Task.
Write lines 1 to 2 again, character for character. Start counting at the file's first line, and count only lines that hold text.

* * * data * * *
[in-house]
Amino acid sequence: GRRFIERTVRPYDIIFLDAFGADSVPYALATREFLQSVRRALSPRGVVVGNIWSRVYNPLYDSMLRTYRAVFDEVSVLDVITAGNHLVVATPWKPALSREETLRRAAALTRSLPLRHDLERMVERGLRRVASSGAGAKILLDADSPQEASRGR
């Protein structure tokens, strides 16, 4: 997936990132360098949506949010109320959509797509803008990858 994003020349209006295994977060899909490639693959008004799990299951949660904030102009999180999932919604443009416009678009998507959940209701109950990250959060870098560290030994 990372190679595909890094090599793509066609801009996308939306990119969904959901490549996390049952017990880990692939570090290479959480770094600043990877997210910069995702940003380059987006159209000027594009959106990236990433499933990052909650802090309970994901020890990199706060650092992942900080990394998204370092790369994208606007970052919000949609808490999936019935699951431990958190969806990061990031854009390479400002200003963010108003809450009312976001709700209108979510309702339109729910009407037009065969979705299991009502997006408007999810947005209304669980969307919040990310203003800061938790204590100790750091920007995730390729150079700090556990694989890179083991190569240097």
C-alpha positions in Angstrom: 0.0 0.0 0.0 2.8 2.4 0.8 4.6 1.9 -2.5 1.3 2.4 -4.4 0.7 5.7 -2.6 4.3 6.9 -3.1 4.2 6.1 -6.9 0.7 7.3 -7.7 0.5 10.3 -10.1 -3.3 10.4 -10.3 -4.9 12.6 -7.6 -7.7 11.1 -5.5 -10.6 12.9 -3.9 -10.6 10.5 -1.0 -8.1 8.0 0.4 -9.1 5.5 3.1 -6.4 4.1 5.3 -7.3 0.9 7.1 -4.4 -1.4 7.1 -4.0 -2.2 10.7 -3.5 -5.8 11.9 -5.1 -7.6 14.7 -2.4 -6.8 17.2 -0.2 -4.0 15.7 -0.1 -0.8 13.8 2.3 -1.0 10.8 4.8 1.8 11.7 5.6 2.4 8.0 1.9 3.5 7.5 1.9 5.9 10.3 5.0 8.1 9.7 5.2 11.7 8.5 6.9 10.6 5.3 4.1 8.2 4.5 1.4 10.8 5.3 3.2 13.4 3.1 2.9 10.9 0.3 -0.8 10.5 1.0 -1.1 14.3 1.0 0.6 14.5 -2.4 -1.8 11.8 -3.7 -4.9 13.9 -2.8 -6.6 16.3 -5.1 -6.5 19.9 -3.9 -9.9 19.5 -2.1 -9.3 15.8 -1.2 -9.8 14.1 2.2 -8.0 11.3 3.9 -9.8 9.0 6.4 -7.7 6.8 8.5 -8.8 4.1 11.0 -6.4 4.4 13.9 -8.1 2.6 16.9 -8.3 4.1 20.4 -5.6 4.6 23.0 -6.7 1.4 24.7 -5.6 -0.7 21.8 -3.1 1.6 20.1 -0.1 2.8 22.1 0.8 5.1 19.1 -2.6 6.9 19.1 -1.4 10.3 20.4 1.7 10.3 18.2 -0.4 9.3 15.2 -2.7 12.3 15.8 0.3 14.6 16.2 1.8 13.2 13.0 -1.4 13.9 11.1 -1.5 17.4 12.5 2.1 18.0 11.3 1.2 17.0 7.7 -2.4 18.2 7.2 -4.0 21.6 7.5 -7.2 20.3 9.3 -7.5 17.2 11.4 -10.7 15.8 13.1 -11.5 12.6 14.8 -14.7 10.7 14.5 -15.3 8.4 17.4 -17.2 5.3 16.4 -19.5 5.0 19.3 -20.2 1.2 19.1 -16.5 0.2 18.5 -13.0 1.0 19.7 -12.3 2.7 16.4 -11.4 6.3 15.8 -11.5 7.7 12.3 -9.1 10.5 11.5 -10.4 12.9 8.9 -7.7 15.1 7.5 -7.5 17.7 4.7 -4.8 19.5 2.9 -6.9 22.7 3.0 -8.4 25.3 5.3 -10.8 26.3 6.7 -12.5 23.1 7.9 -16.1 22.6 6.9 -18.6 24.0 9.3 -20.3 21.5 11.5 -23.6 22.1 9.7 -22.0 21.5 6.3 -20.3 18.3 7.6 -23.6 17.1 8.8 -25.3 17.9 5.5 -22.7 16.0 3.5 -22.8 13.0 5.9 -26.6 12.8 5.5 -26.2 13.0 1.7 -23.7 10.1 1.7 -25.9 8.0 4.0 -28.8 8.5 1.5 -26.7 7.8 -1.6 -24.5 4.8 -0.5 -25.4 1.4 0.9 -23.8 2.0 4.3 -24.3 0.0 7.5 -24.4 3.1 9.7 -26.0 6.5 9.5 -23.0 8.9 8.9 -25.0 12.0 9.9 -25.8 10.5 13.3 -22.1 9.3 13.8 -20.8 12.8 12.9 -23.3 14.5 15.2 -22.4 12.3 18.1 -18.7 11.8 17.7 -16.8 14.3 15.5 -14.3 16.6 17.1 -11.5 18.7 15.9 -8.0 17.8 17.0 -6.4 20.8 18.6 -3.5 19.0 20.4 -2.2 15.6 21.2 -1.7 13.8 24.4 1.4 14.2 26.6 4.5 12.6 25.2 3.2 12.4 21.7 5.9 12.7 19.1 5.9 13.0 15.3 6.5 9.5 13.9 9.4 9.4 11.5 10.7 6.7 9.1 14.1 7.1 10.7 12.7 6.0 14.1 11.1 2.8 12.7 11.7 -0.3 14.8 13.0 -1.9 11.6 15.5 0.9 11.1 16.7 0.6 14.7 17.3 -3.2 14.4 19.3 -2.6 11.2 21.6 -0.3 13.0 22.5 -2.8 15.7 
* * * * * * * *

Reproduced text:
[in-house]
Amino acid sequence: GRRFIERTVRPYDIIFLDAFGADSVPYALATREFLQSVRRALSPRGVVVGNIWSRVYNPLYDSMLRTYRAVFDEVSVLDVITAGNHLVVATPWKPALSREETLRRAAALTRSLPLRHDLERMVERGLRRVASSGAGAKILLDADSPQEASRGR